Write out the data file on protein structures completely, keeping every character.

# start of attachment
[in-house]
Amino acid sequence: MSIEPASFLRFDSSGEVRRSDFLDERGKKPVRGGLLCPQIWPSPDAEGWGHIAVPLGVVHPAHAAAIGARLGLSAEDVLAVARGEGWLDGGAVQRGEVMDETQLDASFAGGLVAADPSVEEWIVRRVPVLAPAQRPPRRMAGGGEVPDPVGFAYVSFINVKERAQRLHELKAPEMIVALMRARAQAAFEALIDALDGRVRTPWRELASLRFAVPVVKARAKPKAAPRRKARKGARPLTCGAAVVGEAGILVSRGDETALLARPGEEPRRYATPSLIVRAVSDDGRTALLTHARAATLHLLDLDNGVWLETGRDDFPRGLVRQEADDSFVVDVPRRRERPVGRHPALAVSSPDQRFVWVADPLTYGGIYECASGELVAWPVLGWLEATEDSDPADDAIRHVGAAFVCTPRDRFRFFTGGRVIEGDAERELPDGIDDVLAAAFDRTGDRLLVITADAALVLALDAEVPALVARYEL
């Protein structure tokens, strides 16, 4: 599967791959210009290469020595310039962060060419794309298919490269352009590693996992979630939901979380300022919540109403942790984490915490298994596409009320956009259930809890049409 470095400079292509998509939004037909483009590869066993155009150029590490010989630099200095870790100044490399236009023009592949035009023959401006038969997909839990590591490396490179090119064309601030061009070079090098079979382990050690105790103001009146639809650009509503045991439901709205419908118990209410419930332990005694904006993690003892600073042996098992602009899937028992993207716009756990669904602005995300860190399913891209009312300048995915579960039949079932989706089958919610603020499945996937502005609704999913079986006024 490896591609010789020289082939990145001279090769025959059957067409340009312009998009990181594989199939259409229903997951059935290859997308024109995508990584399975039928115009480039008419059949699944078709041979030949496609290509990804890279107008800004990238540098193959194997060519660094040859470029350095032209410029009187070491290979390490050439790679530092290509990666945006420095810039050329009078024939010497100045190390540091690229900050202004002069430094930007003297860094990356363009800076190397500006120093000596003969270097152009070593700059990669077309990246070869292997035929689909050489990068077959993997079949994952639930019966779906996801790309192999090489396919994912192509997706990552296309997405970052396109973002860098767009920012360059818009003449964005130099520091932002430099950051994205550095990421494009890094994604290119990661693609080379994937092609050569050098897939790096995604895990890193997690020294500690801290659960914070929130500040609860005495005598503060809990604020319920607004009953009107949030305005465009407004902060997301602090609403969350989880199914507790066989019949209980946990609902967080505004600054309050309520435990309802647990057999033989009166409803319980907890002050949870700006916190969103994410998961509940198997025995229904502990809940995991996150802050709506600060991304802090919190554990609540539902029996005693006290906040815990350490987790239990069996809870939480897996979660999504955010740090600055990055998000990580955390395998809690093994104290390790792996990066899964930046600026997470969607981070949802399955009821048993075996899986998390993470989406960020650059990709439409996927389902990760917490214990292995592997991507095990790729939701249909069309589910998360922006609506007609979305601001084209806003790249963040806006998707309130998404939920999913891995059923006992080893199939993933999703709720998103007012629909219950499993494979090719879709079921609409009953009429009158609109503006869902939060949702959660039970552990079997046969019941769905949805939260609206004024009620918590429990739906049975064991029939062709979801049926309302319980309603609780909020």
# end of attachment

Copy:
[in-house]
Amino acid sequence: MSIEPASFLRFDSSGEVRRSDFLDERGKKPVRGGLLCPQIWPSPDAEGWGHIAVPLGVVHPAHAAAIGARLGLSAEDVLAVARGEGWLDGGAVQRGEVMDETQLDASFAGGLVAADPSVEEWIVRRVPVLAPAQRPPRRMAGGGEVPDPVGFAYVSFINVKERAQRLHELKAPEMIVALMRARAQAAFEALIDALDGRVRTPWRELASLRFAVPVVKARAKPKAAPRRKARKGARPLTCGAAVVGEAGILVSRGDETALLARPGEEPRRYATPSLIVRAVSDDGRTALLTHARAATLHLLDLDNGVWLETGRDDFPRGLVRQEADDSFVVDVPRRRERPVGRHPALAVSSPDQRFVWVADPLTYGGIYECASGELVAWPVLGWLEATEDSDPADDAIRHVGAAFVCTPRDRFRFFTGGRVIEGDAERELPDGIDDVLAAAFDRTGDRLLVITADAALVLALDAEVPALVARYEL
């Protein structure tokens, strides 16, 4: 599967791959210009290469020595310039962060060419794309298919490269352009590693996992979630939901979380300022919540109403942790984490915490298994596409009320956009259930809890049409 470095400079292509998509939004037909483009590869066993155009150029590490010989630099200095870790100044490399236009023009592949035009023959401006038969997909839990590591490396490179090119064309601030061009070079090098079979382990050690105790103001009146639809650009509503045991439901709205419908118990209410419930332990005694904006993690003892600073042996098992602009899937028992993207716009756990669904602005995300860190399913891209009312300048995915579960039949079932989706089958919610603020499945996937502005609704999913079986006024 490896591609010789020289082939990145001279090769025959059957067409340009312009998009990181594989199939259409229903997951059935290859997308024109995508990584399975039928115009480039008419059949699944078709041979030949496609290509990804890279107008800004990238540098193959194997060519660094040859470029350095032209410029009187070491290979390490050439790679530092290509990666945006420095810039050329009078024939010497100045190390540091690229900050202004002069430094930007003297860094990356363009800076190397500006120093000596003969270097152009070593700059990669077309990246070869292997035929689909050489990068077959993997079949994952639930019966779906996801790309192999090489396919994912192509997706990552296309997405970052396109973002860098767009920012360059818009003449964005130099520091932002430099950051994205550095990421494009890094994604290119990661693609080379994937092609050569050098897939790096995604895990890193997690020294500690801290659960914070929130500040609860005495005598503060809990604020319920607004009953009107949030305005465009407004902060997301602090609403969350989880199914507790066989019949209980946990609902967080505004600054309050309520435990309802647990057999033989009166409803319980907890002050949870700006916190969103994410998961509940198997025995229904502990809940995991996150802050709506600060991304802090919190554990609540539902029996005693006290906040815990350490987790239990069996809870939480897996979660999504955010740090600055990055998000990580955390395998809690093994104290390790792996990066899964930046600026997470969607981070949802399955009821048993075996899986998390993470989406960020650059990709439409996927389902990760917490214990292995592997991507095990790729939701249909069309589910998360922006609506007609979305601001084209806003790249963040806006998707309130998404939920999913891995059923006992080893199939993933999703709720998103007012629909219950499993494979090719879709079921609409009953009429009158609109503006869902939060949702959660039970552990079997046969019941769905949805939260609206004024009620918590429990739906049975064991029939062709979801049926309302319980309603609780909020």